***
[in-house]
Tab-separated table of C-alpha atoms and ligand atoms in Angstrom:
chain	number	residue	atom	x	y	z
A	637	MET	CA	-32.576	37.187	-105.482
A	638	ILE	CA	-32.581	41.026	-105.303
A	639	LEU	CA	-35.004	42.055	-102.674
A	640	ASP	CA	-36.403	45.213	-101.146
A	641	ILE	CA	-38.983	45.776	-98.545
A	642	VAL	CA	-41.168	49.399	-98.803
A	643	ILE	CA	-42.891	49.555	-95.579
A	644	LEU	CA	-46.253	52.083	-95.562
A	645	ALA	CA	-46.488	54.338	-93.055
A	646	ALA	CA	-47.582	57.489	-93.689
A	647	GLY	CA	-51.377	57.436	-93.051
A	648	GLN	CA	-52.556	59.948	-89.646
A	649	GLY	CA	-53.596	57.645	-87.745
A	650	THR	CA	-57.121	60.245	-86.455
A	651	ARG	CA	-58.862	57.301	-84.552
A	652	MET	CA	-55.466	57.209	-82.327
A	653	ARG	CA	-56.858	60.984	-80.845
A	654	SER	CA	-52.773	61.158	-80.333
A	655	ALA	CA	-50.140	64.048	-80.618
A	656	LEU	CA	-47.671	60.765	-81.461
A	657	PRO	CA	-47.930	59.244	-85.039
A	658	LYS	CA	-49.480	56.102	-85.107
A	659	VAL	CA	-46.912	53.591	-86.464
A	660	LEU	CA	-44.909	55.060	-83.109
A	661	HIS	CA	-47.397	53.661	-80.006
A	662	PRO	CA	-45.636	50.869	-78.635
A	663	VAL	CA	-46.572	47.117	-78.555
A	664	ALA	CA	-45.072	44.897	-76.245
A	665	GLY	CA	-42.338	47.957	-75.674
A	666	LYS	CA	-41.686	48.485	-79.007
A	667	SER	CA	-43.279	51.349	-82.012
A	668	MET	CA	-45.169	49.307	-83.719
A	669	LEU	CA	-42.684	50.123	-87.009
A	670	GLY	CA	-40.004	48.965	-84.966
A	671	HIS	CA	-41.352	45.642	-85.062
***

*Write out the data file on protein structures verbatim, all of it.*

[in-house]
Tab-separated table of C-alpha atoms and ligand atoms in Angstrom:
chain	number	residue	atom	x	y	z
A	637	MET	CA	-32.576	37.187	-105.482
A	638	ILE	CA	-32.581	41.026	-105.303
A	639	LEU	CA	-35.004	42.055	-102.674
A	640	ASP	CA	-36.403	45.213	-101.146
A	641	ILE	CA	-38.983	45.776	-98.545
A	642	VAL	CA	-41.168	49.399	-98.803
A	643	ILE	CA	-42.891	49.555	-95.579
A	644	LEU	CA	-46.253	52.083	-95.562
A	645	ALA	CA	-46.488	54.338	-93.055
A	646	ALA	CA	-47.582	57.489	-93.689
A	647	GLY	CA	-51.377	57.436	-93.051
A	648	GLN	CA	-52.556	59.948	-89.646
A	649	GLY	CA	-53.596	57.645	-87.745
A	650	THR	CA	-57.121	60.245	-86.455
A	651	ARG	CA	-58.862	57.301	-84.552
A	652	MET	CA	-55.466	57.209	-82.327
A	653	ARG	CA	-56.858	60.984	-80.845
A	654	SER	CA	-52.773	61.158	-80.333
A	655	ALA	CA	-50.140	64.048	-80.618
A	656	LEU	CA	-47.671	60.765	-81.461
A	657	PRO	CA	-47.930	59.244	-85.039
A	658	LYS	CA	-49.480	56.102	-85.107
A	659	VAL	CA	-46.912	53.591	-86.464
A	660	LEU	CA	-44.909	55.060	-83.109
A	661	HIS	CA	-47.397	53.661	-80.006
A	662	PRO	CA	-45.636	50.869	-78.635
A	663	VAL	CA	-46.572	47.117	-78.555
A	664	ALA	CA	-45.072	44.897	-76.245
A	665	GLY	CA	-42.338	47.957	-75.674
A	666	LYS	CA	-41.686	48.485	-79.007
A	667	SER	CA	-43.279	51.349	-82.012
A	668	MET	CA	-45.169	49.307	-83.719
A	669	LEU	CA	-42.684	50.123	-87.009
A	670	GLY	CA	-40.004	48.965	-84.966
A	671	HIS	CA	-41.352	45.642	-85.062